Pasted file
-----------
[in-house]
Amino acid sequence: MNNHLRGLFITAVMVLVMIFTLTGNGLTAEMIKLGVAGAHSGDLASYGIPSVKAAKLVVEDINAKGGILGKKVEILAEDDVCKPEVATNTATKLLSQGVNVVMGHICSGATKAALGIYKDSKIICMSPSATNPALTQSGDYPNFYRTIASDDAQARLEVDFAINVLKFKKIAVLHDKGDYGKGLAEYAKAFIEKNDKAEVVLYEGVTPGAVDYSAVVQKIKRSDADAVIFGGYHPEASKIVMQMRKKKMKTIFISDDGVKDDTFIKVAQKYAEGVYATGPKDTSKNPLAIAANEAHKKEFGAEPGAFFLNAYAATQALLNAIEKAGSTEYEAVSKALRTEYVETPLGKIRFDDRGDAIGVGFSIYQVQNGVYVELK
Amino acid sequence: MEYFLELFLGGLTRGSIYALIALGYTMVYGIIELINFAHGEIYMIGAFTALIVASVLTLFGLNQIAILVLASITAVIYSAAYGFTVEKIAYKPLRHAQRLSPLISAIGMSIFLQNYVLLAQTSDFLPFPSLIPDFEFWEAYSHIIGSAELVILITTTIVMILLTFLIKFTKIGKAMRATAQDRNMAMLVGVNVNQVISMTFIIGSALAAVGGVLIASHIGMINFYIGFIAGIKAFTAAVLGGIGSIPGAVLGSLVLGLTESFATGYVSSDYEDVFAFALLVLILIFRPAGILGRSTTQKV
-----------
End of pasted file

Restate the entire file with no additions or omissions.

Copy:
[in-house]
Amino acid sequence: MNNHLRGLFITAVMVLVMIFTLTGNGLTAEMIKLGVAGAHSGDLASYGIPSVKAAKLVVEDINAKGGILGKKVEILAEDDVCKPEVATNTATKLLSQGVNVVMGHICSGATKAALGIYKDSKIICMSPSATNPALTQSGDYPNFYRTIASDDAQARLEVDFAINVLKFKKIAVLHDKGDYGKGLAEYAKAFIEKNDKAEVVLYEGVTPGAVDYSAVVQKIKRSDADAVIFGGYHPEASKIVMQMRKKKMKTIFISDDGVKDDTFIKVAQKYAEGVYATGPKDTSKNPLAIAANEAHKKEFGAEPGAFFLNAYAATQALLNAIEKAGSTEYEAVSKALRTEYVETPLGKIRFDDRGDAIGVGFSIYQVQNGVYVELK
Amino acid sequence: MEYFLELFLGGLTRGSIYALIALGYTMVYGIIELINFAHGEIYMIGAFTALIVASVLTLFGLNQIAILVLASITAVIYSAAYGFTVEKIAYKPLRHAQRLSPLISAIGMSIFLQNYVLLAQTSDFLPFPSLIPDFEFWEAYSHIIGSAELVILITTTIVMILLTFLIKFTKIGKAMRATAQDRNMAMLVGVNVNQVISMTFIIGSALAAVGGVLIASHIGMINFYIGFIAGIKAFTAAVLGGIGSIPGAVLGSLVLGLTESFATGYVSSDYEDVFAFALLVLILIFRPAGILGRSTTQKV